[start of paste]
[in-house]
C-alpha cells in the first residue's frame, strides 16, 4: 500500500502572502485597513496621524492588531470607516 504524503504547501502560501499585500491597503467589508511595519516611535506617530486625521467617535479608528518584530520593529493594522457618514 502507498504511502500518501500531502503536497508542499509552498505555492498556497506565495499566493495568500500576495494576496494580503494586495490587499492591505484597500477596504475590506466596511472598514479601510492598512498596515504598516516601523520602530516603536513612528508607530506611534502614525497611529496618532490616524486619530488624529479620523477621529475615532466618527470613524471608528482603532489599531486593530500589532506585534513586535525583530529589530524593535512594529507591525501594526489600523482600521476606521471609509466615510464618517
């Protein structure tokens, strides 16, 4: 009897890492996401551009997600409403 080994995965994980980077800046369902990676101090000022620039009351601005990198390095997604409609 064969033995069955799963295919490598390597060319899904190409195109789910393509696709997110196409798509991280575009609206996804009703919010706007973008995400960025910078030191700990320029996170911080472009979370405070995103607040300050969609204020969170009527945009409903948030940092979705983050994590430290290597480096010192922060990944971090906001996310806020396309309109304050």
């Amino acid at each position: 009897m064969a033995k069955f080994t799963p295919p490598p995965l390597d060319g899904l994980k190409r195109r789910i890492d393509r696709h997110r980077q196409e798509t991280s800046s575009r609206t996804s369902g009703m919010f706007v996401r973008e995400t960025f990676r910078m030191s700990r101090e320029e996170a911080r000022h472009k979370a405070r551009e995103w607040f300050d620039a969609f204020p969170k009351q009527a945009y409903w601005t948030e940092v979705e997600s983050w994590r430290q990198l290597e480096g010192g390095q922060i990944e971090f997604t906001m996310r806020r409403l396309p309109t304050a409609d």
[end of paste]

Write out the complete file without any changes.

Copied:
[in-house]
C-alpha cells in the first residue's frame, strides 16, 4: 500500500502572502485597513496621524492588531470607516 504524503504547501502560501499585500491597503467589508511595519516611535506617530486625521467617535479608528518584530520593529493594522457618514 502507498504511502500518501500531502503536497508542499509552498505555492498556497506565495499566493495568500500576495494576496494580503494586495490587499492591505484597500477596504475590506466596511472598514479601510492598512498596515504598516516601523520602530516603536513612528508607530506611534502614525497611529496618532490616524486619530488624529479620523477621529475615532466618527470613524471608528482603532489599531486593530500589532506585534513586535525583530529589530524593535512594529507591525501594526489600523482600521476606521471609509466615510464618517
């Protein structure tokens, strides 16, 4: 009897890492996401551009997600409403 080994995965994980980077800046369902990676101090000022620039009351601005990198390095997604409609 064969033995069955799963295919490598390597060319899904190409195109789910393509696709997110196409798509991280575009609206996804009703919010706007973008995400960025910078030191700990320029996170911080472009979370405070995103607040300050969609204020969170009527945009409903948030940092979705983050994590430290290597480096010192922060990944971090906001996310806020396309309109304050």
């Amino acid at each position: 009897m064969a033995k069955f080994t799963p295919p490598p995965l390597d060319g899904l994980k190409r195109r789910i890492d393509r696709h997110r980077q196409e798509t991280s800046s575009r609206t996804s369902g009703m919010f706007v996401r973008e995400t960025f990676r910078m030191s700990r101090e320029e996170a911080r000022h472009k979370a405070r551009e995103w607040f300050d620039a969609f204020p969170k009351q009527a945009y409903w601005t948030e940092v979705e997600s983050w994590r430290q990198l290597e480096g010192g390095q922060i990944e971090f997604t906001m996310r806020r409403l396309p309109t304050a409609d």